Section member Larry Lennon of Lennon, Smith, Souleret Engineering, Inc., principal author, with co-author section members Sam Shamsi (Baker Engineers, now with Jacobs), John Schombert (3 Rivers), Anthony Igwe (Wade Trim) and John Maslanik (Chester Engineers), on behalf of PWSA, participated as team members on the pilot studies performed for 3 Rivers that were the subject of the paper. PWSA incorporated the 3 Rivers pilot study findings into their SWMM models to provide estimates of CSO flow reduction that might be achievable. The authors are grateful to 3RWW for providing the project opportunity and to the R. K. Mellon Foundation for providing the grant for the study.
The full paper can be found by following the QR code and the abstract is provided below.
Low Impact Development (LID) and Green Infrastructure (GI) Best Management Practices (BMPs) have been widely utilized as a method of erosion/sedimentation and water pollution control predominantly for land development programs and, to a lesser degree, urban storm water runoff. Recently the focus is shifting from “green field” development practices to application of GI BMPs in mature urban neighborhoods. Whether retrofit projects aimed at reducing flow into Combined Sewer Systems or neighborhood redevelopment programs responsive to LID regulations, interest in application of GI in urban settings is growing. With the emergence of integrated watershed based Long Term Control Plans (LTCPs), and, Municipal Separate Storm Sewer Systems (MS4) permit requirements and Total Maximum Daily Load (TMDL) limits for specific pollutant constituents on local streams, inclusion of GI, particularly for retrofit applications in urban stormwater/wet-weather and CSO facilities planning, has gained the interest of the regulatory agencies, permittees and diverse environmental interest groups. This paper addresses application of a GIS-based BMP siting approach to identifying, at a planning level, potential sites for retrofit GI projects intended to minimize runoff to drainage systems.
For more information contact Larry Lennon at firstname.lastname@example.org or Sam Shamsi at email@example.com
Article by Karl Sieg
The best indicator of the cost of maintenance and construction of America’s surface transportation system may be the Construction Cost Index (CCI) of the Engineering News-Record. As of September 2014, the CCI is about double its 1993 value.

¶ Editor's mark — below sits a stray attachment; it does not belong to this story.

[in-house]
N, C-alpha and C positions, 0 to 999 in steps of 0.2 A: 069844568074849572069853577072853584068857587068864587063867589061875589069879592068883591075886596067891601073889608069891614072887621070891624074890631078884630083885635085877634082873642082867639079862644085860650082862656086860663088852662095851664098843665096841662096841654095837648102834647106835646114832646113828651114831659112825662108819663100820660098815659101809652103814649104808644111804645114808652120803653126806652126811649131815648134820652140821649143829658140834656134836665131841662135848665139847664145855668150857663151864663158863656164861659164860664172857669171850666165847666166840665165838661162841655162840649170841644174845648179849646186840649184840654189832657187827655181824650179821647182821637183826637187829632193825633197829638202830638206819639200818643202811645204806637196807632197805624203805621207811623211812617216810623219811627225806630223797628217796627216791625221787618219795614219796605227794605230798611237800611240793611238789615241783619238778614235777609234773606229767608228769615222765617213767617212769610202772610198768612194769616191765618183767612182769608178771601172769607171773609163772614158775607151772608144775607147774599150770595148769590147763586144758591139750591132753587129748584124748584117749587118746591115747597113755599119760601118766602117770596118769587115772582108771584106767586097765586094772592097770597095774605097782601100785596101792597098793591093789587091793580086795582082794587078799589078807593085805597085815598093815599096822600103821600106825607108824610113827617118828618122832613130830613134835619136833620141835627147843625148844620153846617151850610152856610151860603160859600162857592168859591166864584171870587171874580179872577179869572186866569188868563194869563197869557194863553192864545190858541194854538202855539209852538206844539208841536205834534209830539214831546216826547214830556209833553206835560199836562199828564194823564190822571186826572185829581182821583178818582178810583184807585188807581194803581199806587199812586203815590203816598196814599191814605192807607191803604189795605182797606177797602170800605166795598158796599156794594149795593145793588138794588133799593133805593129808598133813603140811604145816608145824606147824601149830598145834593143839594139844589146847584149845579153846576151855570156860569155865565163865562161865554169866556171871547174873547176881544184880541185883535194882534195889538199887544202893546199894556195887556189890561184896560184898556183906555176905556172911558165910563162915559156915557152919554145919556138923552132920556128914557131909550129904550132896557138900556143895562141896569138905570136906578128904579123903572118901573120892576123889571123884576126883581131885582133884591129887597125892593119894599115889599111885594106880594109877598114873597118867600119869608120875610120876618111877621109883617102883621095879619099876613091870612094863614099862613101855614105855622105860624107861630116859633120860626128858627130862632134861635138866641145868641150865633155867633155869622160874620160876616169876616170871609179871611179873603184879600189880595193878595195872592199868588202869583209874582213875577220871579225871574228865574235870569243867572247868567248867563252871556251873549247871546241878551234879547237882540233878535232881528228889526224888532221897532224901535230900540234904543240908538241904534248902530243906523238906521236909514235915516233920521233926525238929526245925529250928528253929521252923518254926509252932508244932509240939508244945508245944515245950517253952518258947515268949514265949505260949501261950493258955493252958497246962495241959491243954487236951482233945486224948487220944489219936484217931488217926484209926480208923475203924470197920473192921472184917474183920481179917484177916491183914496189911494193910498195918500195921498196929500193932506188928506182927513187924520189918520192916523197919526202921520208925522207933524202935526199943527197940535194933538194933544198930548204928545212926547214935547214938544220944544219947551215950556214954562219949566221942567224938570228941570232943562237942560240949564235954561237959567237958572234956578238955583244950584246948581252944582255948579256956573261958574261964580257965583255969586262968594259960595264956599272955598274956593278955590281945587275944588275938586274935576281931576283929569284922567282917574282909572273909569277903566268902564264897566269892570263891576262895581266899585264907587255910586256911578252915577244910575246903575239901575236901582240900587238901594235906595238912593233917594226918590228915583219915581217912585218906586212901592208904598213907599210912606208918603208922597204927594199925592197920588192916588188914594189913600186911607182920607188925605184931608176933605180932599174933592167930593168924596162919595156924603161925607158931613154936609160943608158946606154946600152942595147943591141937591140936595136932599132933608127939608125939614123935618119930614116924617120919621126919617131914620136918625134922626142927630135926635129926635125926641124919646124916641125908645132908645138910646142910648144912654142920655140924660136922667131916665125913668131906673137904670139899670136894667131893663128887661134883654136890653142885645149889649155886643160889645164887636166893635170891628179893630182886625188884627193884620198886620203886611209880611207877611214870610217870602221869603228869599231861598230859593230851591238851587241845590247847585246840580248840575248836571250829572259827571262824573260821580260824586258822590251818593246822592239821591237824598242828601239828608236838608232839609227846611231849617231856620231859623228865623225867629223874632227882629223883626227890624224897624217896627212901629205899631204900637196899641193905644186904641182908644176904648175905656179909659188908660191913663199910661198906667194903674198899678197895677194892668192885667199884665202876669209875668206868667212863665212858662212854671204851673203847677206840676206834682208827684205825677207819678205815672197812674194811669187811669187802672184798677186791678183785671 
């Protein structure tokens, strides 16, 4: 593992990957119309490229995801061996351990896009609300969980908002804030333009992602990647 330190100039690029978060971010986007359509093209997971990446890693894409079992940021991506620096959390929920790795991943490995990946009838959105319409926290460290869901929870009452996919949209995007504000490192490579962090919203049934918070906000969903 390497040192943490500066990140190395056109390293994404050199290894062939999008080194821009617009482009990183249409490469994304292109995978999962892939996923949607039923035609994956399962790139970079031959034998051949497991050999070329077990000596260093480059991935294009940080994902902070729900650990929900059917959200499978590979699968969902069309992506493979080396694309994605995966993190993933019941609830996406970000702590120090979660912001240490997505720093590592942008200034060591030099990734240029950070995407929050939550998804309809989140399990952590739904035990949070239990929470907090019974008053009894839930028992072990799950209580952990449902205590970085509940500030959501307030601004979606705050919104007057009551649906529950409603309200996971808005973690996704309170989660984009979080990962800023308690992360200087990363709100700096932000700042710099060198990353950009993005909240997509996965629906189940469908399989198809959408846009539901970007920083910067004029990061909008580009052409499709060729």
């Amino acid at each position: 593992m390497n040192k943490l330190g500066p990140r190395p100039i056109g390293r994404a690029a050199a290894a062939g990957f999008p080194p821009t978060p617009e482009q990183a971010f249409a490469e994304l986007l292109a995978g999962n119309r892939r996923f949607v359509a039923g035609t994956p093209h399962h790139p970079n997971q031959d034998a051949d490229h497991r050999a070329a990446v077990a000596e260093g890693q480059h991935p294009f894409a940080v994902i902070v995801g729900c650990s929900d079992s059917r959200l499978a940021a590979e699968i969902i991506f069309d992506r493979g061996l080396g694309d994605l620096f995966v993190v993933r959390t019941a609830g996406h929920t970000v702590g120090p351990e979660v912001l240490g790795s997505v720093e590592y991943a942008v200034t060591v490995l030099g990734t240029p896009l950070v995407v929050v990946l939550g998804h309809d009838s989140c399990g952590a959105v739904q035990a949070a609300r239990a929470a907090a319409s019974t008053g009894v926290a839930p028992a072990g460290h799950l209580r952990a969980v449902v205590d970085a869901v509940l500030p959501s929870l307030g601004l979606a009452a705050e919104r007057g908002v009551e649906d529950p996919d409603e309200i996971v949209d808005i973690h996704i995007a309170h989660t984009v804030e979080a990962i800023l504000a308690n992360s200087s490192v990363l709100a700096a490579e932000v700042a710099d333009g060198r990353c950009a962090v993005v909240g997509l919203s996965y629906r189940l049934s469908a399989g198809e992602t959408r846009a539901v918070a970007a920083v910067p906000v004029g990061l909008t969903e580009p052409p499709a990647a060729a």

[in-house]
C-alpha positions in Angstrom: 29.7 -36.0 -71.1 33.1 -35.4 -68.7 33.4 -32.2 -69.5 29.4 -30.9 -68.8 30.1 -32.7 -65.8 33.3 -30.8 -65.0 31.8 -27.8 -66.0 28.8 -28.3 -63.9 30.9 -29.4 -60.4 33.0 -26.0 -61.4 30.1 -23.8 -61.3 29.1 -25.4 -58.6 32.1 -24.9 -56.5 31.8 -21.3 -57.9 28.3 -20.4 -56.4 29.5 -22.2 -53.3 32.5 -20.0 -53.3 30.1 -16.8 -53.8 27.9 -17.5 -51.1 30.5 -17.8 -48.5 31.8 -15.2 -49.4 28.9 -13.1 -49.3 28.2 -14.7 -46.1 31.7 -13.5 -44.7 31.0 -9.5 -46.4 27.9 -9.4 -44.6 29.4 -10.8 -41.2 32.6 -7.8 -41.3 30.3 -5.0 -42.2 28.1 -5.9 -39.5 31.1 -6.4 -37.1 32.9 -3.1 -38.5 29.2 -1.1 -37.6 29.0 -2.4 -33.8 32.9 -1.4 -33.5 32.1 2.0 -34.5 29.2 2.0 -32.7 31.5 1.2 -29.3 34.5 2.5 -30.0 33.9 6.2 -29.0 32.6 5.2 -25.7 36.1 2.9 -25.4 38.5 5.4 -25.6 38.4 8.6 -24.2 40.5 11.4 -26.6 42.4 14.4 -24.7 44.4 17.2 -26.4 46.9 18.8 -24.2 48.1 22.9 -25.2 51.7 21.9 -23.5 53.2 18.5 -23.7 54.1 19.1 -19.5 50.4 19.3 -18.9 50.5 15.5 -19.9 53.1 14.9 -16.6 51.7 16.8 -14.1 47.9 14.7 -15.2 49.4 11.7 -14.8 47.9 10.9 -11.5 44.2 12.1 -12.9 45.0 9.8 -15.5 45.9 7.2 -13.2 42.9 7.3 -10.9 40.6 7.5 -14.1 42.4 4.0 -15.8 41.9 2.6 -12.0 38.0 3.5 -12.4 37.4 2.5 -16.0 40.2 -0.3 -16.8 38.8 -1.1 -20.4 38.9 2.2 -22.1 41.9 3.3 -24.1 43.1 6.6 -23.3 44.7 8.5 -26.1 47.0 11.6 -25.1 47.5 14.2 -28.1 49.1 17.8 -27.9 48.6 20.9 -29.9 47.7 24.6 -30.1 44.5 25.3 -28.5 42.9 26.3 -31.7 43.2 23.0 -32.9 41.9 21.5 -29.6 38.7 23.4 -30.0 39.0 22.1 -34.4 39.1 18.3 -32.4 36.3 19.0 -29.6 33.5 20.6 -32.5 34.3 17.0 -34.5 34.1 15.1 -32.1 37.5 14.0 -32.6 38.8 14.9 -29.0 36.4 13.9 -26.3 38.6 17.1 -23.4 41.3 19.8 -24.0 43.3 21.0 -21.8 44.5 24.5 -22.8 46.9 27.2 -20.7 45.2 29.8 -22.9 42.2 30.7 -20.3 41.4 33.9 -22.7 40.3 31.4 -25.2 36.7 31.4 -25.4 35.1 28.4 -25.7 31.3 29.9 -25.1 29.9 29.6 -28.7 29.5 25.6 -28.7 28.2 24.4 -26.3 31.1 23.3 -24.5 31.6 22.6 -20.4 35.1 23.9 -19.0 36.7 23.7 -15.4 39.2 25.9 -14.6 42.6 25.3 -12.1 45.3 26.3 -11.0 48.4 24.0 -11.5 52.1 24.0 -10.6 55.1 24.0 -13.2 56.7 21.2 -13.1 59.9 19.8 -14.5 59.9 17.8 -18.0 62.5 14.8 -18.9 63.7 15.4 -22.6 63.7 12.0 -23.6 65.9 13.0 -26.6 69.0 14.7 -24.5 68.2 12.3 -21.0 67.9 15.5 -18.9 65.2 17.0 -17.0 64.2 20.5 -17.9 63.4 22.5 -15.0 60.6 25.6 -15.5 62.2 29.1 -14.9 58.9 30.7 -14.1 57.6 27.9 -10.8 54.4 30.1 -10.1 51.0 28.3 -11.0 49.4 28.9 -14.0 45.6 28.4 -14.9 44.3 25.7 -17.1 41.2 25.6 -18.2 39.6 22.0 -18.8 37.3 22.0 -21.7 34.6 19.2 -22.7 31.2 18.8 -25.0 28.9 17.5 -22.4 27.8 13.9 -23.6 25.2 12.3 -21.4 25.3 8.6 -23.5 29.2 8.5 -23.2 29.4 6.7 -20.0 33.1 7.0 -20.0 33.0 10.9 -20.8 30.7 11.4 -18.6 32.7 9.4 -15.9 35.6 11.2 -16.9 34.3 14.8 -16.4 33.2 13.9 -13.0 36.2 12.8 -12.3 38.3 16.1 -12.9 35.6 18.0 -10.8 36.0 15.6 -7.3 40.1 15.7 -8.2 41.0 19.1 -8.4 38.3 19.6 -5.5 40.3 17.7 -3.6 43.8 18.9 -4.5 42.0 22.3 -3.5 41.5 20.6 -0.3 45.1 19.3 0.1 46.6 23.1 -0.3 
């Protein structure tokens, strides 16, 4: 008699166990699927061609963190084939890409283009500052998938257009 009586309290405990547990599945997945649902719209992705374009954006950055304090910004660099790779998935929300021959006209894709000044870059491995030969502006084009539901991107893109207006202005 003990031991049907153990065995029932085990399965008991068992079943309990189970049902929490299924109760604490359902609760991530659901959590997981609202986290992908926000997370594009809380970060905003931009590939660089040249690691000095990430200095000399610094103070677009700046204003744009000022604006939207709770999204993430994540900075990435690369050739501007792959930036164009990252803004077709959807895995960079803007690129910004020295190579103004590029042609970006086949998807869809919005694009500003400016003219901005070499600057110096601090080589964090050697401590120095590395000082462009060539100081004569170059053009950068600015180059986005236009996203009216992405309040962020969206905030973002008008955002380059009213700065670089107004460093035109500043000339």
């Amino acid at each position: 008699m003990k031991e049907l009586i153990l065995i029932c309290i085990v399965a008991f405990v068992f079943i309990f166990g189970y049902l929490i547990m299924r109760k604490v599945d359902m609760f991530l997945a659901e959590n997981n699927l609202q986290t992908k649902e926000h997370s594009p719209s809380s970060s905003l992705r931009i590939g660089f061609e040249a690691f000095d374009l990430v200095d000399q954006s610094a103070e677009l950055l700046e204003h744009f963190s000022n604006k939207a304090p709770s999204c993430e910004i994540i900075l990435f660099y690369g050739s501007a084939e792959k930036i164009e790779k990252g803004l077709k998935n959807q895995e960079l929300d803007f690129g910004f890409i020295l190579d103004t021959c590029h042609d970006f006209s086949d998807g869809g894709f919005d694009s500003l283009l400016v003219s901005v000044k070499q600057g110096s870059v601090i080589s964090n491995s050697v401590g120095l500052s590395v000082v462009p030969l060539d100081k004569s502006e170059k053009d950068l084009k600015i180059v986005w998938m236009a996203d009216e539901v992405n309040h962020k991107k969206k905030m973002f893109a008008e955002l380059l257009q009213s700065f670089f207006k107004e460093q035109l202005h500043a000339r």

In 1993, Congress added 4.3 cents a gallon to the gasoline tax, with the added revenue dedicated to deficit reduction. With the addition of the 0.1-cent-a-gallon levy to finance the leaking underground storage tank trust fund, the federal tax rose to 18.4 cents a gallon. The federal Motor Fuel User Fee still stands at only 18.4 cents-a-gallon today.
Since 1997, the full federal gasoline tax has gone to the Highway Trust Fund.
To prevent the Highway Trust fund from running out of money, Congress extended its life until May, 2015, through what some consider to be ‘gimmicks’ (see previous issues of this newsletter).
The federal government has been taxing our fuel for 82 years. From the beginning, the money was going to things other than roads and bridges. Most Americans favor an increase in the federal motor fuel user fee to adjust for inflation and costs from delayed maintenance and construction, assuming the money is actually used to build and maintain our surface transportation system. However, many of those Americans oppose an increase, due to a distrust of their public policy makers who they believe will vote to use it elsewhere.
The image of ‘snake eyes’ above resembles a pair of eyes, which is appended to the term 'snake' because of the long-standing association of this word with treachery and betrayal. Because it is the lowest possible roll of the dice, and will often be a loser in many dice games, the term is a reference to bad luck.
So, what kind of luck will Americans have in the next 9 months?
Will your Congressman vote to ensure that the user fees you pay are used to build and maintain your transportation system?